Now, I don’t know enough about South Asian history and culture to comment on this part:

Thus, skin-color is related to social hierarchy in India; fair skin is often considered to be a mark of higher social standing. However, it is important to note that historically and culturally, dark not white skin was considered to be ideal and desirable in India. Some notable examples are the popularity of God Krishna (literally black) and Draupadi (also called Krishnaa), a character from the epic Mahabharata. Krishna is worshipped in many parts of India whereas Draupadi was considered to be one of the most desirable women in the world. The transformation of ideal skin-color from dark to fair can be traced to the influence of caste system, British imperialism, and global hegemony of whiteness. The caste system also called varna (literally color) accounts for the perceived superiority of fair skin over dark. Owing to the association of fairer skin with upper caste and darker skin with lower castes, skin-color came to signify the social position of an individual in our society. In addition, the racist construction of “dark native” by the British seems to have become a part of our unconscious and is often projected as strong dislike for the “dark other” (Parameswaran & Cardoza, 2009b).

I would be curious about the idea that dark skin was preferred to light skin. The historical genetics makes it clear that lighter invasive populations seem to have arrived and placed themselves on top of darker populations, with some mixing before caste crystallization.


The popularity of some dark-skin colored Bollywood actresses like Bipasha Basu, Kajol, Deepika Padukone, and so on suggests that masses are likely to accept a dark-skinned woman if she is perceived as highly attractive.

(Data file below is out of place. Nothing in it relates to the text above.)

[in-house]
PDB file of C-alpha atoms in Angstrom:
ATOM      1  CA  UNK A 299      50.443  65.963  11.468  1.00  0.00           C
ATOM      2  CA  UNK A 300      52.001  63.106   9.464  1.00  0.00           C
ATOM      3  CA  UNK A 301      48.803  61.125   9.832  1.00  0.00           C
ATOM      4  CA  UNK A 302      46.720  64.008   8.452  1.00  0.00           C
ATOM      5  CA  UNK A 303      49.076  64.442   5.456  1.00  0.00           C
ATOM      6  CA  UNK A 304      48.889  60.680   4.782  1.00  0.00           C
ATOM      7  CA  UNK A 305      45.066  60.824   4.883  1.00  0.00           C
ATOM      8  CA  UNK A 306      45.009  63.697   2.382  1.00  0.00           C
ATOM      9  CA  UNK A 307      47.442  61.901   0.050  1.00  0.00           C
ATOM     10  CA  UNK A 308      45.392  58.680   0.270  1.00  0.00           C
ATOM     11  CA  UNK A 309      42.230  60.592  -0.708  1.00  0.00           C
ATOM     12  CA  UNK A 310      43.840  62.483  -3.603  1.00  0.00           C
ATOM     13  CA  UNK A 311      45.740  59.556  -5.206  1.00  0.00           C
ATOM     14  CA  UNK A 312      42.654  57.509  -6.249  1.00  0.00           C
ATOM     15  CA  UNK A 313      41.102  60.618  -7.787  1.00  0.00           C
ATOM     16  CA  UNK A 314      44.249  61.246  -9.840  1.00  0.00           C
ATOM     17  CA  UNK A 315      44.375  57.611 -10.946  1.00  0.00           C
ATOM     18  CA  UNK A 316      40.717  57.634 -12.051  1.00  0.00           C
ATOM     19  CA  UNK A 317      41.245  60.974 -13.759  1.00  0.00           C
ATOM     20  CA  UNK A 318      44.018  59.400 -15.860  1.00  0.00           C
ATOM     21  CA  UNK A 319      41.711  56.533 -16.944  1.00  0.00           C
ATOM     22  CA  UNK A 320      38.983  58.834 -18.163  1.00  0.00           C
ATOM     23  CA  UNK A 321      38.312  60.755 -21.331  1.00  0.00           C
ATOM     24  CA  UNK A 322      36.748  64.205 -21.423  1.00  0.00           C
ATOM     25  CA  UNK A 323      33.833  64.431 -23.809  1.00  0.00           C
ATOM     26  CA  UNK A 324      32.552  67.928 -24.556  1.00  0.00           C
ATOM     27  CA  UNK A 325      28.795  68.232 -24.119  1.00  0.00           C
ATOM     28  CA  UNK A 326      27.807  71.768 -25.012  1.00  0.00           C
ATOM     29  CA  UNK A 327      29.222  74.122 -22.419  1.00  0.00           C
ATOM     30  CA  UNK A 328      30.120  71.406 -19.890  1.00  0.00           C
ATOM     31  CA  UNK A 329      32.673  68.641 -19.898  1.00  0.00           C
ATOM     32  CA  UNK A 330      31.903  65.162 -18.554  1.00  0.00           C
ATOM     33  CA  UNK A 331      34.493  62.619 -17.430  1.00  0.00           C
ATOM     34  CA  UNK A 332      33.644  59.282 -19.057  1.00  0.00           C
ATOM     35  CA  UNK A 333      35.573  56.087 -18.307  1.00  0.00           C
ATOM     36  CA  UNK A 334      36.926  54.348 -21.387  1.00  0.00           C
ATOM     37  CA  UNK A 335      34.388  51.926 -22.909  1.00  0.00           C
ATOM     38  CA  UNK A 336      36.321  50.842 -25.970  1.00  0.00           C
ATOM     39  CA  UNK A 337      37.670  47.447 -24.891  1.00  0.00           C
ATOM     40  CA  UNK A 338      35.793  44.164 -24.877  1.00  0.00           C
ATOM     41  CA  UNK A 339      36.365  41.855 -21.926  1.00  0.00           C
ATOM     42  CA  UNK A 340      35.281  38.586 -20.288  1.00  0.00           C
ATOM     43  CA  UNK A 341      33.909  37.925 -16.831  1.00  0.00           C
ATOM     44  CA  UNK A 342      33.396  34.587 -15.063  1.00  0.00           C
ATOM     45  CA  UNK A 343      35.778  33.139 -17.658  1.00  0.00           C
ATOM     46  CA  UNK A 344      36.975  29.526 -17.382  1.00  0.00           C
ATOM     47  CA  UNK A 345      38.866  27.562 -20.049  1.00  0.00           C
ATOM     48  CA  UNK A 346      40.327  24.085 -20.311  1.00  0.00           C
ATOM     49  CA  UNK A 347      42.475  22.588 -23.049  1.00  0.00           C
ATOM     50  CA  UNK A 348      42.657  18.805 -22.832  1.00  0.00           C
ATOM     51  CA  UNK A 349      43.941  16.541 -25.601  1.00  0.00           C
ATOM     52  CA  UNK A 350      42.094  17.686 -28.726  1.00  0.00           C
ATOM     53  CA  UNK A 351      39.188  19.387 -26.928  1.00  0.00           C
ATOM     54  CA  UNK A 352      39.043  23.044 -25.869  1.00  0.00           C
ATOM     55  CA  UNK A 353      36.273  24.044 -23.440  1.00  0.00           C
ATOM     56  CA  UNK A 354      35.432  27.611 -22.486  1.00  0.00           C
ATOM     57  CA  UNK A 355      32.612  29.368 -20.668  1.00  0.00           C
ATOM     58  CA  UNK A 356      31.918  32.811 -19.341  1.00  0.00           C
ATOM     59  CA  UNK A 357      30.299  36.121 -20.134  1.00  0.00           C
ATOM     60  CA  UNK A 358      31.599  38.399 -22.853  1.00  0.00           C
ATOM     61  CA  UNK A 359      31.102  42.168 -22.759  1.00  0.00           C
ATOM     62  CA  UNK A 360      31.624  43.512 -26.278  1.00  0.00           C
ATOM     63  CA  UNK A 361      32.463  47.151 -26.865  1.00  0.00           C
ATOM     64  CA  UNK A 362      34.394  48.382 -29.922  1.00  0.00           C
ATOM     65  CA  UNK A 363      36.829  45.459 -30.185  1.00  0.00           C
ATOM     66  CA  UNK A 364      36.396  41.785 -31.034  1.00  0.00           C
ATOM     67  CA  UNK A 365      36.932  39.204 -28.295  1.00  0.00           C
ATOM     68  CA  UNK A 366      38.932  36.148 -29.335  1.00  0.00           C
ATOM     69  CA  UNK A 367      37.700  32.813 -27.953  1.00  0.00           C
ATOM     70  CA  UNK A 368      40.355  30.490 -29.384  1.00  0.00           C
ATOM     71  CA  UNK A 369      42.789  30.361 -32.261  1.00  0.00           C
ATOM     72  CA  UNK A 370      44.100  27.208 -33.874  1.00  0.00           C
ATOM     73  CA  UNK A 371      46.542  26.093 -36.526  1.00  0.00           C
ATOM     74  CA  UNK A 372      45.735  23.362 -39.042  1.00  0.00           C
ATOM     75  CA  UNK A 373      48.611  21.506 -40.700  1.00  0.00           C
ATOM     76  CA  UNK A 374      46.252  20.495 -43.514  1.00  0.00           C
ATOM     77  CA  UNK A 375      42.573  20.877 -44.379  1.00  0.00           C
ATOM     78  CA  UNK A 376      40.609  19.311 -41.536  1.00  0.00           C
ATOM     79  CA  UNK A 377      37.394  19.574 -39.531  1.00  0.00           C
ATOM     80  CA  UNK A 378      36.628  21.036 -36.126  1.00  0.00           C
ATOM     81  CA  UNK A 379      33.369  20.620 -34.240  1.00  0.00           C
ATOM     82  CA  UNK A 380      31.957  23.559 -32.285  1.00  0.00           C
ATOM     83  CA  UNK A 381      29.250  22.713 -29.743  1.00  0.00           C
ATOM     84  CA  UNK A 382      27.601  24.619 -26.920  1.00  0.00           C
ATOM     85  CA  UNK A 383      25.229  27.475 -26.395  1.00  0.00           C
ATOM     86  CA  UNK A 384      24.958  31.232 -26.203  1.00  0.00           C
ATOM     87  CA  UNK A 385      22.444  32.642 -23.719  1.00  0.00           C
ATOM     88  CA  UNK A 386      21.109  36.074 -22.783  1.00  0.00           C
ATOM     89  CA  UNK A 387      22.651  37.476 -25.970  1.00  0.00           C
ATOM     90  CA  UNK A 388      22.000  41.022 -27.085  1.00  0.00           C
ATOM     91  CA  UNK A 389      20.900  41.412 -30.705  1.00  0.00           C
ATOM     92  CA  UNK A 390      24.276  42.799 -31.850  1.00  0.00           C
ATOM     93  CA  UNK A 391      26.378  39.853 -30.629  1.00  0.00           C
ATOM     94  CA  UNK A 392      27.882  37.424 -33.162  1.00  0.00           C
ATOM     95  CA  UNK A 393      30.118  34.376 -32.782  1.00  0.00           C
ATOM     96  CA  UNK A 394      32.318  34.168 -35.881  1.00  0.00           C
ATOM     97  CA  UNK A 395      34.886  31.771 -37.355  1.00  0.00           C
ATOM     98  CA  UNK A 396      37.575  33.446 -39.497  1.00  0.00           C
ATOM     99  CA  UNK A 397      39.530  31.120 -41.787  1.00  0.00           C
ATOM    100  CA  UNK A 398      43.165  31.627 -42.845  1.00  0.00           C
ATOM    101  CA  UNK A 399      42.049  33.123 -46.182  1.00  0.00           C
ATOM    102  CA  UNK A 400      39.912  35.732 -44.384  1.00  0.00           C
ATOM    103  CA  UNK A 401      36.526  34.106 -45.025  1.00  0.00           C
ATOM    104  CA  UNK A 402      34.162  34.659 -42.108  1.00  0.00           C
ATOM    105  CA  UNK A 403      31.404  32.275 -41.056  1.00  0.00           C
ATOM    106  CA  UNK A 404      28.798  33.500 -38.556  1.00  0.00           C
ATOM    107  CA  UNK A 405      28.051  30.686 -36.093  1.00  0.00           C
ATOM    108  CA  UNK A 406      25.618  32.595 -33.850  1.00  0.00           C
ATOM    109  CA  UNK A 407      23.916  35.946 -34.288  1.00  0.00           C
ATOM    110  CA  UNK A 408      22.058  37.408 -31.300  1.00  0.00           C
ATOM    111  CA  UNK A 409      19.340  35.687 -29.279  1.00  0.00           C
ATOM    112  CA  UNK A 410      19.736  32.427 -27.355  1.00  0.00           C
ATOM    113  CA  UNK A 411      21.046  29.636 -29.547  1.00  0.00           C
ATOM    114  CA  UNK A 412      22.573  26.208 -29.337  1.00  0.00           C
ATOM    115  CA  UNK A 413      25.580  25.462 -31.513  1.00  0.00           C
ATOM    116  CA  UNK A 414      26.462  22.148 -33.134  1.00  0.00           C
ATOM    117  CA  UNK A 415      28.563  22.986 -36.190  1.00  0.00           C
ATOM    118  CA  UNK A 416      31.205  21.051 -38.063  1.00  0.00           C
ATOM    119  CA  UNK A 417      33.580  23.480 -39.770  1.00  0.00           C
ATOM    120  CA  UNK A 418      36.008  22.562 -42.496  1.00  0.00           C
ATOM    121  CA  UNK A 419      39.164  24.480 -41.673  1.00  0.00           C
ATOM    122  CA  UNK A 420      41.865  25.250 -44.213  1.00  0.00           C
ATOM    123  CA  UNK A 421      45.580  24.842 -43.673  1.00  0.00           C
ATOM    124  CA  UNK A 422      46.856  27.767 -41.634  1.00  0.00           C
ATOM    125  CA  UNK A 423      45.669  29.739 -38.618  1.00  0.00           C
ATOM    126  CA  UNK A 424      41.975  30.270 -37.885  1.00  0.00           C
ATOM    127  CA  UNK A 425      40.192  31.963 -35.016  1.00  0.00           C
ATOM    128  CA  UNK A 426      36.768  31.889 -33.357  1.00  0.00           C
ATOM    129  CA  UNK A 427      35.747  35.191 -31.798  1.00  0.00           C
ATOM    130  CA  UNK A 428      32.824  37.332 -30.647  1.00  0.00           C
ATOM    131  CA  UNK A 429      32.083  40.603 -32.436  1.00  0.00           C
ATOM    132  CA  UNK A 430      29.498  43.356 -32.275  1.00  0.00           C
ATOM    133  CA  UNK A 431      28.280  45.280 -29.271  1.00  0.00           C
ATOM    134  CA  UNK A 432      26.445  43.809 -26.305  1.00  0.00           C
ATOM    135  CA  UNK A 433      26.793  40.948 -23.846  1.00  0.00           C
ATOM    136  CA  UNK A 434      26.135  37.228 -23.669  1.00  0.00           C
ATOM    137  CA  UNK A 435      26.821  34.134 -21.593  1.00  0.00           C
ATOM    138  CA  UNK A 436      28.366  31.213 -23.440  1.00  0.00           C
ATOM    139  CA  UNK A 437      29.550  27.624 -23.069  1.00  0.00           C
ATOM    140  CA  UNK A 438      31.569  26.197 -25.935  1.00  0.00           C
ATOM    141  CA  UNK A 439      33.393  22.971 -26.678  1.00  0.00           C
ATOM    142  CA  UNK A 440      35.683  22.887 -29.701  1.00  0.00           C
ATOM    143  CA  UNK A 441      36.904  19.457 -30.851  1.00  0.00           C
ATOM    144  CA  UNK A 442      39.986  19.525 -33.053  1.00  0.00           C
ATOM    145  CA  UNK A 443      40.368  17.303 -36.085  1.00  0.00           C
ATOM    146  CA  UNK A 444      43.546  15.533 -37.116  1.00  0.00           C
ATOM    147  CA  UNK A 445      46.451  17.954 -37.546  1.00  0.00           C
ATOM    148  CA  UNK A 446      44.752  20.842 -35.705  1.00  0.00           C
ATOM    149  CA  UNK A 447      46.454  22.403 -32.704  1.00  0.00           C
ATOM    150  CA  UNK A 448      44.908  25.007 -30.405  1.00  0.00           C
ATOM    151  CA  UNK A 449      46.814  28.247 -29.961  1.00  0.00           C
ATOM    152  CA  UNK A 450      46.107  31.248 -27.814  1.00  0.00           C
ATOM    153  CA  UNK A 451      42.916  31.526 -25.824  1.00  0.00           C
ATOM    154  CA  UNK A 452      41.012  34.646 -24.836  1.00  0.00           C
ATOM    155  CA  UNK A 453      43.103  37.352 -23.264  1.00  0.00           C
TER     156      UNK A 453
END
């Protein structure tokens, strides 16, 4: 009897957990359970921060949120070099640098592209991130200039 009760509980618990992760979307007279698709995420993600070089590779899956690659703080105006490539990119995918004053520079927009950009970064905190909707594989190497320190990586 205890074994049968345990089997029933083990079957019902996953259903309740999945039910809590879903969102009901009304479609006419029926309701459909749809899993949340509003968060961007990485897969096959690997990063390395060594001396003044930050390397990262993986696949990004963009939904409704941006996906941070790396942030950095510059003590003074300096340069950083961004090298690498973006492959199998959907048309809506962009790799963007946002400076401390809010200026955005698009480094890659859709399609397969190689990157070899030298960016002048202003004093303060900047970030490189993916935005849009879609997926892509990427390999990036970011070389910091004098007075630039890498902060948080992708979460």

I do understand that Indian actresses use make-up (or lightening cream) to make their complexion seem fairer than it would otherwise be…but it is clear none of these actresses are actually dark-skinned in the broader South Asian context. They are at best of average complexion.

Now, perhaps you will tell me that I spend time only with kala-batchas or something, I really don’t know. But this whole paper is soaked in postcolonial anti-Western delusional discourse…and then it ends in the shadological delusion that these average complexioned actresses are actually dark skinned! Average South Asians are not light brown, they are medium brown. Medium brown actresses are not dark-skinned, they are dark-skinned for actresses (which is fine, but a different thing than being representative of the population).

Go to Google Images and type “dark-skinned Indian actress” and then “dark-skinned black actress.” In the latter case, the actresses are genuinely dark-skinned. In the former case, only a minority are actresses with the complexion of Sharon Muthu.


Skin color of South Asian groups

A massive new review, Shades of complexity: New perspectives on the evolution and genetic architecture of human skin, pointed me to another paper on South Asian skin color, The influences of genes, the environment, and social factors on the evolution of skin color diversity in India. I was very interested because South Asians have been telling me about complexion my whole life. Usually, it is to suggest that their group is lighter than some other group. So I thought it would be interesting to post some data.